Bringing baby home is cause for celebration. For some first-time parents this transition from couple to parent is a challenge and it is not surprising then, that these first moments with the new family member can wind up filling the relationship with unhealthy tension.
A 2013 Mail Online survey reveals sleepless nights caused by a crying baby have broken up to one-third of all marriages in the United Kingdom.
Especially for first-time mothers, the transition can be hard. You have to cope with a baby whose cries you are learning to interpret, who sleeps all day and stays awake all night, and wants to be carried all the time. This is exacerbated if you are having difficulty with breastfeeding. On top of this, hormonal changes may lead to baby blues.
"New mothers require a lot of support and attention because it is known that a new mum needs it," says clinical psychologist Caroline Olivares from Alliance Professional Counselling.
"It is normal for a new mum to feel down. It is psychological. She has been separated from a part of her body. Being separated from the baby is like being separated from a limb. For everyone else, the baby is a newborn. For the mother, it is a loss, a big loss. It feels awful. The thing is, she does not realise this. It is not a conscious thing."
As a new mother therefore, it obviously becomes so important to prepare for the new arrival.
Newborns cannot tell whether it is night or day because their body clocks have not yet adjusted to life outside the womb. You may hear from friends to "sleep when baby sleeps" but this does not give you the freedom of enjoying personal time away from the child.
"The first few days I took the opportunity to go online, to Facebook, Instagram, and to surf the Internet whenever my baby was sleeping. It was a mistake. At night, when I wanted to sleep, he would be looking at me with bright, alert eyes. Once I almost nodded off while rocking him to sleep. I learnt my lesson and went off my mobile devices. It was like going cold turkey!" says Nicole Tan, 33, mother of a one-year-old girl.
Prioritise your time and plan, plan, plan. Be strict with yourself. If you want to enjoy some me-time, go ahead and do so. Give yourself the luxury of 10 minutes (you choose) and then give yourself the luxury of rest.
Involve your husband
It takes two to make a baby and ultimately, parenting is a two-person job. Even before baby comes home, plan and delegate duties.
Francis, father of a four-year-old boy, was adamant that his baby would sleep in his own room, and that he would be in charge of all the night feeds.
"I don't want my wife to be tired. I want her to be able to rest," the 45-year-old teacher says.
Share in baby duties. Fathers may not be able to breastfeed but they can do diaper duty, bathe the baby, and entertainment. Neither parent should micromanage or criticise the other over the work. Trust in each other to do everything right.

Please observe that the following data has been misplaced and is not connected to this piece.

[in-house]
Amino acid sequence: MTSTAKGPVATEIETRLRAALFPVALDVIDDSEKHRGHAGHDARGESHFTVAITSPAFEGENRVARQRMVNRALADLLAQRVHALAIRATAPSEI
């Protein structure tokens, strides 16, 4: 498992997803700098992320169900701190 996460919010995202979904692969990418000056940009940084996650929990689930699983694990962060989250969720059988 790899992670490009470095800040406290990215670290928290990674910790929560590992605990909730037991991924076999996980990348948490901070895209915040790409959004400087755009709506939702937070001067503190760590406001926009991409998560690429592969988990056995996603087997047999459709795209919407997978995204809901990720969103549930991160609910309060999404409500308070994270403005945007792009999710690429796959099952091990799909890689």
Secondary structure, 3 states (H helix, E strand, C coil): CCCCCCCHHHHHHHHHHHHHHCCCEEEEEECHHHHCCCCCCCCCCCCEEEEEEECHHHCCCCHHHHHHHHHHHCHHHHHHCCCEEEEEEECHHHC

"The mother needs to try to let go and be confident that the father can do it. Sometimes the mothers are so worried, they cannot let go. But the more she lets her husband do it, the more he can learn. Some women won't even allow him to try. You have to. He will make mistakes, but he will learn from them," says Caroline.
Adjust your expectations
Caring for a newborn is taxing and inadequate sleep can shorten temper. Both parents need to recognise this exhaustion and appreciate each other as individuals on the same task to avoid “baby quake” - a phenomenon born of newborn care tensions and blamed for ruining marriage intimacy.
Communicate to let each other know how you are feeling. It is easy to get caught up in the glow of new baby happiness, and let it over-ride the tension and conflict that you may be also feeling, so consciously make time to re-connect each day. Try to find a time when you are both feeling less stressed. Instead of rushing off to do your own thing after baby has fallen asleep. For instance, sit down with each other to share your day and your thoughts.
Ask for help
The other new baby dictum, apart from 'sleep when baby sleeps', is 'ask for help'.
You may be tired from lack of sleep, frustrated by breastfeeding challenges, or just feeling overwhelmed. Even the most independent and capable woman would appreciate aid at this point.
Sandra, 37, a multi-tasking high-flier in the workforce, says she is eternally grateful to her mother-in-law who delivered home-cooked meals in tingkat (Tiffin Carrier) for lunch and dinner.
"She did this for the whole month after my confinement. She would just deliver the food and then go home. She said that she did not want to disturb us and that I needed to rest, but that she wanted us to have proper meals," says the mother of a two-year-old girl.
When friends and family offer help, let them know exactly what it is they can do for you. This ensures you get the help you want and need. Whether it is laundry, meal preparation, caring for your older child while you breastfeed the newborn, or even just watching over (or holding) baby for a while to give you uninterrupted bath time.
Talk to other new mothers
It is three in the morning and your newborn has been nursing for what seems like hours – alert and not showing signs of going to sleep. When eventually the baby does, your energy has been sapped but you now cannot catch your sleep. Your husband is sleeping with the morning ahead for work so there is no one to vent your frustration.
The one place that never sleeps - the Internet. Go online to find a community of mothers in the same predicament as you. Online mothering forums and support groups give you the space to vent as much as you want - or not - anonymously. Chances are, there will be another new mother up at the same time as you, also looking to unload her frustrations of also being a sleepless new mother.
Early Childhood Development Agency